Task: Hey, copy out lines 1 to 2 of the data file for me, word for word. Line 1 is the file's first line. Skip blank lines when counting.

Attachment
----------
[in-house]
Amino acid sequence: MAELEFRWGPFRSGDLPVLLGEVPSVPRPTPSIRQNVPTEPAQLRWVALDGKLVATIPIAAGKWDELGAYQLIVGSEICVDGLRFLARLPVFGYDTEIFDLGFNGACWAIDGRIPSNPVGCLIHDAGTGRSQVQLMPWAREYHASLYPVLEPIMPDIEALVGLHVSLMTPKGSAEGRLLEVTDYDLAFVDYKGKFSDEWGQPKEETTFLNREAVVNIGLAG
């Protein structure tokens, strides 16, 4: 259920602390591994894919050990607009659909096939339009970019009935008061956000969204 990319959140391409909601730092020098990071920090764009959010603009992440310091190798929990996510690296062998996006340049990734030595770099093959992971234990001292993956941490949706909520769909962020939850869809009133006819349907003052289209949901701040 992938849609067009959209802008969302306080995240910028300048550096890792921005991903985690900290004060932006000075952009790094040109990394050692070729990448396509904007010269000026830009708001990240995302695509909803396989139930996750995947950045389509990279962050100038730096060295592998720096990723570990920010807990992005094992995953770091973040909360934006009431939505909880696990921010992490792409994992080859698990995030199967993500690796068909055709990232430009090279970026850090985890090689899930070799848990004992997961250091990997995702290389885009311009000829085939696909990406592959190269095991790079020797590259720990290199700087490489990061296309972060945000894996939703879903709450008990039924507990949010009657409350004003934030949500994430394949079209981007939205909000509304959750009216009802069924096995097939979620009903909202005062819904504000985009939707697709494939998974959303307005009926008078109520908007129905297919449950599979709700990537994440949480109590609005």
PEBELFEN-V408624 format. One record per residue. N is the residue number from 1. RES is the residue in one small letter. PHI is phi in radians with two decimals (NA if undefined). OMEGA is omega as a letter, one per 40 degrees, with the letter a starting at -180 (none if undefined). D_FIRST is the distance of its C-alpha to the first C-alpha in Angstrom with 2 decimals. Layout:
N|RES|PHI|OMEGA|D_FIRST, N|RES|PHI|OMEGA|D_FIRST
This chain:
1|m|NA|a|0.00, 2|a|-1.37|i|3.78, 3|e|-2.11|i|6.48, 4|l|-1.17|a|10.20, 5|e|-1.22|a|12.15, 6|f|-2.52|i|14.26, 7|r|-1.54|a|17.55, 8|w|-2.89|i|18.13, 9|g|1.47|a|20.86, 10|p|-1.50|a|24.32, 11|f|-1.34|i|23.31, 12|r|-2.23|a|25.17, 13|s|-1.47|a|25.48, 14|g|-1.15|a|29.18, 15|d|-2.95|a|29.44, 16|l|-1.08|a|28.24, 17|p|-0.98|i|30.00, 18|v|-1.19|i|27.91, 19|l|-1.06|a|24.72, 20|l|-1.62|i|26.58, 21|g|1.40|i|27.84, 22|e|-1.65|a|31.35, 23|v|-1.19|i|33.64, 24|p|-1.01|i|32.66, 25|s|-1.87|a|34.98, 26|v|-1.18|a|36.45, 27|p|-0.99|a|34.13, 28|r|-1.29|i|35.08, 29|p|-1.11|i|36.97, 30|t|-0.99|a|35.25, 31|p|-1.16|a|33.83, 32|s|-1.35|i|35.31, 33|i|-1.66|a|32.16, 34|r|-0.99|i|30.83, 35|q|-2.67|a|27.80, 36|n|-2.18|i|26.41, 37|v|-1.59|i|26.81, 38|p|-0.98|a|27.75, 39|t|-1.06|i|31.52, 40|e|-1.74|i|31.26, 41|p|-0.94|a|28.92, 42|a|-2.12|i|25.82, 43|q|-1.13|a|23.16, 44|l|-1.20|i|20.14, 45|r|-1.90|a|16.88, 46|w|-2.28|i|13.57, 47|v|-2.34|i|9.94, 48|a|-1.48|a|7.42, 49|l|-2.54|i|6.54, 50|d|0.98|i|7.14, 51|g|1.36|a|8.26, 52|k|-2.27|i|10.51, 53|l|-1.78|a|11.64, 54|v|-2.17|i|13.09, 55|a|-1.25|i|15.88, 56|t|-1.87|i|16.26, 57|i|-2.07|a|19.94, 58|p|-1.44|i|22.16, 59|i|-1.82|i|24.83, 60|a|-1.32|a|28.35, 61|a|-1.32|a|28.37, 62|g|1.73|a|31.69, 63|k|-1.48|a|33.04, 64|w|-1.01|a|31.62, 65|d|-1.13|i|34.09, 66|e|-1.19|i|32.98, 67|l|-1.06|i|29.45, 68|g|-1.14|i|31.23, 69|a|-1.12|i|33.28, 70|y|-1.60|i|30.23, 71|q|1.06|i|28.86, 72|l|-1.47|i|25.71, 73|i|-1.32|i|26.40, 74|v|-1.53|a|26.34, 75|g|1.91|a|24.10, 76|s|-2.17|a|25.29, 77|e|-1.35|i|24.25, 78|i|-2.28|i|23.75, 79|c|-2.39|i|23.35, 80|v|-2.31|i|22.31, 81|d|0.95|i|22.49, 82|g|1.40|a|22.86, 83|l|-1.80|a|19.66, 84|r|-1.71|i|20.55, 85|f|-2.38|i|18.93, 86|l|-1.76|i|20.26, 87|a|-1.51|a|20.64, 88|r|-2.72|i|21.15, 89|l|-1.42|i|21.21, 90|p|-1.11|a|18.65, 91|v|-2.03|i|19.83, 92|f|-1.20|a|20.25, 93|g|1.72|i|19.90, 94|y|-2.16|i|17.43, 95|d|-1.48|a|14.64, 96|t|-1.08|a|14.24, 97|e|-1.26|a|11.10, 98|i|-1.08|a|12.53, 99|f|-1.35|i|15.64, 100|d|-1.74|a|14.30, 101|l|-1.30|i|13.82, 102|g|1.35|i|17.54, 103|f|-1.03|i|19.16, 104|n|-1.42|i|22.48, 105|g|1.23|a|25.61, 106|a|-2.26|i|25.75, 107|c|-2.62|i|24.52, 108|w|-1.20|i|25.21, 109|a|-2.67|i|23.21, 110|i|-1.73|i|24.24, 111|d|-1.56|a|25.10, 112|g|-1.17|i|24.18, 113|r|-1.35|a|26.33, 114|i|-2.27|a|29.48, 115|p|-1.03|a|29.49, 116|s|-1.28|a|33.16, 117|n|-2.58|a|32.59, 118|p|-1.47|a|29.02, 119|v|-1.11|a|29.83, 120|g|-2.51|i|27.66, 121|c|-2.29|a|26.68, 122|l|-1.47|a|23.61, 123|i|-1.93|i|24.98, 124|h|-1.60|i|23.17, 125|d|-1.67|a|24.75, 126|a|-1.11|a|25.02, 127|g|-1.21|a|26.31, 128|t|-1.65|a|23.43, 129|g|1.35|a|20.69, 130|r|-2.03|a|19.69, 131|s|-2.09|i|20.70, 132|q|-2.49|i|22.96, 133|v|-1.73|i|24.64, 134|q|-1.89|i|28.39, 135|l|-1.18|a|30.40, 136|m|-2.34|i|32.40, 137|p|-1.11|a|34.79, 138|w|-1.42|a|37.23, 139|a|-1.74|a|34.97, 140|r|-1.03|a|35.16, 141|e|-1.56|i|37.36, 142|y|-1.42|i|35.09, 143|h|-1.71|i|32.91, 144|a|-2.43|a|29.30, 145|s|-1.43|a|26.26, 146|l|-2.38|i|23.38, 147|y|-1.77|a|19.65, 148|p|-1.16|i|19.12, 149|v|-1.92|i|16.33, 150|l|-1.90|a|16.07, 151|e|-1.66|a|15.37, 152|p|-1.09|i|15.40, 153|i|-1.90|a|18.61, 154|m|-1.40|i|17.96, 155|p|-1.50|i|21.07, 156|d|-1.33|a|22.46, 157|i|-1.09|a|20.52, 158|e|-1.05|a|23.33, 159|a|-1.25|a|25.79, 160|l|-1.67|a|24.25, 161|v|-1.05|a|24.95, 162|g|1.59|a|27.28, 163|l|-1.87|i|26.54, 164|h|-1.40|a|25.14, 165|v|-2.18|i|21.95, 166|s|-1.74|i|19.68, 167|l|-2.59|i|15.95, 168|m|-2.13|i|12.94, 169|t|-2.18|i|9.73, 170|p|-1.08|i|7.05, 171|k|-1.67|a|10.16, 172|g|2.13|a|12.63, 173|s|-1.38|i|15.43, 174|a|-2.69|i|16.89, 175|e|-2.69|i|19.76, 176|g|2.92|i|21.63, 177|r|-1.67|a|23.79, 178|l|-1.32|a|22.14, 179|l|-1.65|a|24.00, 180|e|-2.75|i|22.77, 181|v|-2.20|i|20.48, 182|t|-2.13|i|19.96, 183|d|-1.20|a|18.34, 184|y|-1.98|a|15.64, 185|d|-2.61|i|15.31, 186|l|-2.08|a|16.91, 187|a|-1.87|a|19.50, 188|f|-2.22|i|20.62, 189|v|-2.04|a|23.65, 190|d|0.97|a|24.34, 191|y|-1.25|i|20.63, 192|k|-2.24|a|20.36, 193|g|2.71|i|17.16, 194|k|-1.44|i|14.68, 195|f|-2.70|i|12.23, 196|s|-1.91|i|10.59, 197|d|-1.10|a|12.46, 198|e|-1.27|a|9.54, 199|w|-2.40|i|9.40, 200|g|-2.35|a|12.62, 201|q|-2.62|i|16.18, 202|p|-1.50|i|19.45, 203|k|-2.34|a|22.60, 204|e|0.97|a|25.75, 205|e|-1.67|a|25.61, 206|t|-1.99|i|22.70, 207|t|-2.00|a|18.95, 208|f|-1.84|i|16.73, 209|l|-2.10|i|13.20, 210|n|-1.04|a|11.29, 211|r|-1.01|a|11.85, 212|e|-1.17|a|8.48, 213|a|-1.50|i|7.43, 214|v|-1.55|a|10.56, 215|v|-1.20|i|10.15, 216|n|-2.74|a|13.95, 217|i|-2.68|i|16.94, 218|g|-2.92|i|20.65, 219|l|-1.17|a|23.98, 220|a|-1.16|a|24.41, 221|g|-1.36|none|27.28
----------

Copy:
[in-house]
Amino acid sequence: MAELEFRWGPFRSGDLPVLLGEVPSVPRPTPSIRQNVPTEPAQLRWVALDGKLVATIPIAAGKWDELGAYQLIVGSEICVDGLRFLARLPVFGYDTEIFDLGFNGACWAIDGRIPSNPVGCLIHDAGTGRSQVQLMPWAREYHASLYPVLEPIMPDIEALVGLHVSLMTPKGSAEGRLLEVTDYDLAFVDYKGKFSDEWGQPKEETTFLNREAVVNIGLAG